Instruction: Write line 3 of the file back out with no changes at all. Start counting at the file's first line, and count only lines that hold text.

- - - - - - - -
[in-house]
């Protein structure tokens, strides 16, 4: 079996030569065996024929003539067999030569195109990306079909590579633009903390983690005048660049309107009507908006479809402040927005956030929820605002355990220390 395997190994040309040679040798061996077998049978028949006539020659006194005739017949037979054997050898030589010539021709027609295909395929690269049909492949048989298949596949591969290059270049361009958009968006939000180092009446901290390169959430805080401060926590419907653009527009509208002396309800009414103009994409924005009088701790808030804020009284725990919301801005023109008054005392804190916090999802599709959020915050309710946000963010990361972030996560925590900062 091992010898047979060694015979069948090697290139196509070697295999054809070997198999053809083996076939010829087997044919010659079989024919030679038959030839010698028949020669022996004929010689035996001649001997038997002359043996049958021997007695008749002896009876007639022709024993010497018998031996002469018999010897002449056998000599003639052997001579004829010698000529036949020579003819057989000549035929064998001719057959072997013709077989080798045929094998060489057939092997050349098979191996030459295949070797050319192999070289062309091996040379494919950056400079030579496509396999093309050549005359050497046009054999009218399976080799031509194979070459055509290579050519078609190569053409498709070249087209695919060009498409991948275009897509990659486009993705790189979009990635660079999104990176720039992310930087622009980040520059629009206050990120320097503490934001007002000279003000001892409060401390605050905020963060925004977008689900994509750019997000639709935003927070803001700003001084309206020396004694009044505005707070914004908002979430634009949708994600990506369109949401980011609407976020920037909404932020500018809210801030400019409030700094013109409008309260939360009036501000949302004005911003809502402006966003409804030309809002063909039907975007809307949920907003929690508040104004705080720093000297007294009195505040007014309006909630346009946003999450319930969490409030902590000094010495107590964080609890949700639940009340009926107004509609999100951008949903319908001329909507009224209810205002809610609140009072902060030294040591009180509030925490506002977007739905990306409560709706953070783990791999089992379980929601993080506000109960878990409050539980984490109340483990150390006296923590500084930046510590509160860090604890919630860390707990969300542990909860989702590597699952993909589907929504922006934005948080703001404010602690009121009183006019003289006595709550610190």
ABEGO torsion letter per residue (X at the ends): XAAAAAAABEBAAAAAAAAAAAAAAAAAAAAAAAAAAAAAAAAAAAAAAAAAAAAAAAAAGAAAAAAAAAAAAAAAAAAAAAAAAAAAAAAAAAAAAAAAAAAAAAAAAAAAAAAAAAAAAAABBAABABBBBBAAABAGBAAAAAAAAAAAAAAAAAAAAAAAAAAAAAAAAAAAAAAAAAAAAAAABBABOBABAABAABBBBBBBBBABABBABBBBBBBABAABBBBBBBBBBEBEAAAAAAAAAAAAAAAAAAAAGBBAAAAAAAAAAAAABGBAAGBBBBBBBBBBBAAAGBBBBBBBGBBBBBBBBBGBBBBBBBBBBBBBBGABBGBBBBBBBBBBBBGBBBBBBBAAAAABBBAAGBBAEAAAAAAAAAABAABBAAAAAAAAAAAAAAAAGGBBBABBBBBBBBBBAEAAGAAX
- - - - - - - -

ABEGO torsion letter per residue (X at the ends): XAAAAAAABEBAAAAAAAAAAAAAAAAAAAAAAAAAAAAAAAAAAAAAAAAAAAAAAAAAGAAAAAAAAAAAAAAAAAAAAAAAAAAAAAAAAAAAAAAAAAAAAAAAAAAAAAAAAAAAAAABBAABABBBBBAAABAGBAAAAAAAAAAAAAAAAAAAAAAAAAAAAAAAAAAAAAAAAAAAAAAABBABOBABAABAABBBBBBBBBABABBABBBBBBBABAABBBBBBBBBBEBEAAAAAAAAAAAAAAAAAAAAGBBAAAAAAAAAAAAABGBAAGBBBBBBBBBBBAAAGBBBBBBBGBBBBBBBBBGBBBBBBBBBBBBBBGABBGBBBBBBBBBBBBGBBBBBBBAAAAABBBAAGBBAEAAAAAAAAAABAABBAAAAAAAAAAAAAAAAGGBBBABBBBBBBBBBAEAAGAAX